updated 04:35 pm EDT, Tue May 13, 2008
AdMob iPhone Study
Despite its reputation as a web-focused device, the iPhone is still clearly in the minority on the web, according to a tracking study by advertising startup AdMob. Using April ad requests as a means of gauging phone web use, the company finds that the iPhone accounted for just 1.1 percent of cellphone traffic in the US and 0.8 percent worldwide. Both results are dominated by Motorola and Research in Motion phones, with the four-year-old RAZR V3 leading the ranks at 5.3 percent worldwide and 9.1 in its home country; the BlackBerry Pearl (2.6 percent and 5.1 percent) and BlackBerry Curve (1.5 percent and 2.9 percent) were fourth and fifth, the study notes.
Notably, the Apple-made smartphone also trails more significantly when pitted against other smartphones in the results. BlackBerries lead in the US and account for nearly half of all web requests in the country at 47 percent; market leader Nokia occupies a similarly commanding lead on the world stage at 42 percent of requests using its version of the Symbian OS. iPhones represent just six percent of US mobile web hits and five percent in the world. In most cases, the relative newcomer is also equaled or outranked in share by Palm OS and Windows Mobile devices, the study reveals.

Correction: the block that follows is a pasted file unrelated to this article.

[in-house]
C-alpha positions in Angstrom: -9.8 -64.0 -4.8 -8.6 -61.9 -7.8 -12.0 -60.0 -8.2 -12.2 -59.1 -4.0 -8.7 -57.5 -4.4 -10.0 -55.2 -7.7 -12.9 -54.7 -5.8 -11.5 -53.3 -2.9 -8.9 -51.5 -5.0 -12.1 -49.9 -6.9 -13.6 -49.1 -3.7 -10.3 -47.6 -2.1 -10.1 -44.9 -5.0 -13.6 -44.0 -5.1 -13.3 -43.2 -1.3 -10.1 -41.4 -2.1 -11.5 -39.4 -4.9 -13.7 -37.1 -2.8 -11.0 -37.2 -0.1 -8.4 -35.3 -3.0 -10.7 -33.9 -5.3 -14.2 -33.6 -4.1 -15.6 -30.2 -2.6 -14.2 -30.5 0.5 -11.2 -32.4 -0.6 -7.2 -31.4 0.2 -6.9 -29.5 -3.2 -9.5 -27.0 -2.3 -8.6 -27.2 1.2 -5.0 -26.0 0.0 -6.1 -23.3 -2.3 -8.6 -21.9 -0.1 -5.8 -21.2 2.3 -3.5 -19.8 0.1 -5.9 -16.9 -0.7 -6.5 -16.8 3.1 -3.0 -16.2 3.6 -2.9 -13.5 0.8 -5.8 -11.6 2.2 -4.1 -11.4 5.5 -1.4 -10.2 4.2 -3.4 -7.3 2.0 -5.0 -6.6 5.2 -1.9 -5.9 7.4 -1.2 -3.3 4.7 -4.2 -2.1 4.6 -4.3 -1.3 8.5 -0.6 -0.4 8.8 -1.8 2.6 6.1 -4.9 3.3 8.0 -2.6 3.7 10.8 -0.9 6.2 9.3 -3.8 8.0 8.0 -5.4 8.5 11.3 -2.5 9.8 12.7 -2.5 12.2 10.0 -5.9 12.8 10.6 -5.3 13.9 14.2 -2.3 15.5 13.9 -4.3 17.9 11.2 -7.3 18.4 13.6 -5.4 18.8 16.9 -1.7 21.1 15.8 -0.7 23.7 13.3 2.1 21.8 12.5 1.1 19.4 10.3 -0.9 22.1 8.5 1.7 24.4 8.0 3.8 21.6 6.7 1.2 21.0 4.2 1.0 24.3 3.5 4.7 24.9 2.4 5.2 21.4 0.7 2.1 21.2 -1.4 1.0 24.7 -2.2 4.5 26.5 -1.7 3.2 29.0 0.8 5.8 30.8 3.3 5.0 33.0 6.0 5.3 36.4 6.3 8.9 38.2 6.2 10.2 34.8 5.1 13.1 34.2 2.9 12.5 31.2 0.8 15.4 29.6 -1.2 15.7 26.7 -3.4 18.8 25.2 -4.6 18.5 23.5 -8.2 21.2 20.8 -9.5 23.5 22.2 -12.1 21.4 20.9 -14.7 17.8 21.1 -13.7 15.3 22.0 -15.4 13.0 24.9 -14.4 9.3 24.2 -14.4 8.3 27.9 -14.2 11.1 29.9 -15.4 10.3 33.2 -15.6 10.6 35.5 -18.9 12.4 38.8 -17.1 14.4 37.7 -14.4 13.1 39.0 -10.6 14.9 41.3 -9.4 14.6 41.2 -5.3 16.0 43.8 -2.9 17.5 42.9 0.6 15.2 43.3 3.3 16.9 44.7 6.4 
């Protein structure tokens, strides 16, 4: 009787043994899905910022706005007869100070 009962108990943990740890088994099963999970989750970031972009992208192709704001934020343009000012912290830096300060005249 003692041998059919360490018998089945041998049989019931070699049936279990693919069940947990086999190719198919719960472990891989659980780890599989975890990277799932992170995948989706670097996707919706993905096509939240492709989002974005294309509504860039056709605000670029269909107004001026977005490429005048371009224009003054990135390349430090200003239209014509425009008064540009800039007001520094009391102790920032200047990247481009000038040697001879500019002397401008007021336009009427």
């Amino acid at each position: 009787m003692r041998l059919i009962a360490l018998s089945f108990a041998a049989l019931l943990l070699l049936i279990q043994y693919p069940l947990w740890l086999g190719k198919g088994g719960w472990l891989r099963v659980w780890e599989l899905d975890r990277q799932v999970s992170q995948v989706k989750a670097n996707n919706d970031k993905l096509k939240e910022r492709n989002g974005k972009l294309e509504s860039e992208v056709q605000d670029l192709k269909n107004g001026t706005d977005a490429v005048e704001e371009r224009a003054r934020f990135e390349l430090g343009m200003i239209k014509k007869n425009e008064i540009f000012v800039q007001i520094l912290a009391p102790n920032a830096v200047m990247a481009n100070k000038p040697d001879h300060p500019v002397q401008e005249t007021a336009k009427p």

AdMob further points out that a significant number of iPhone web requests come from countries that aren't approved to use the handset. About 81 percent of views come from officially sanctioned countries, while the remaining 19 percent comes from users who have unlocked their cellphones in Canada, Hong Kong, and other countries.
The study adds that slightly more than half of all Internet requests on iPhones (54 percent) are made with Wi-Fi rather than the slower EDGE-based cellular connection.
Nonetheless, the appearance of Apple may by itself be significant, according to AdMob. The company is new to the top 20 list of handset vendors and is also seeing an increased number of sites optimized specifically for its view of the web that may grow as iPhone shipments increase.
Cellphone web use: world (left), US (right)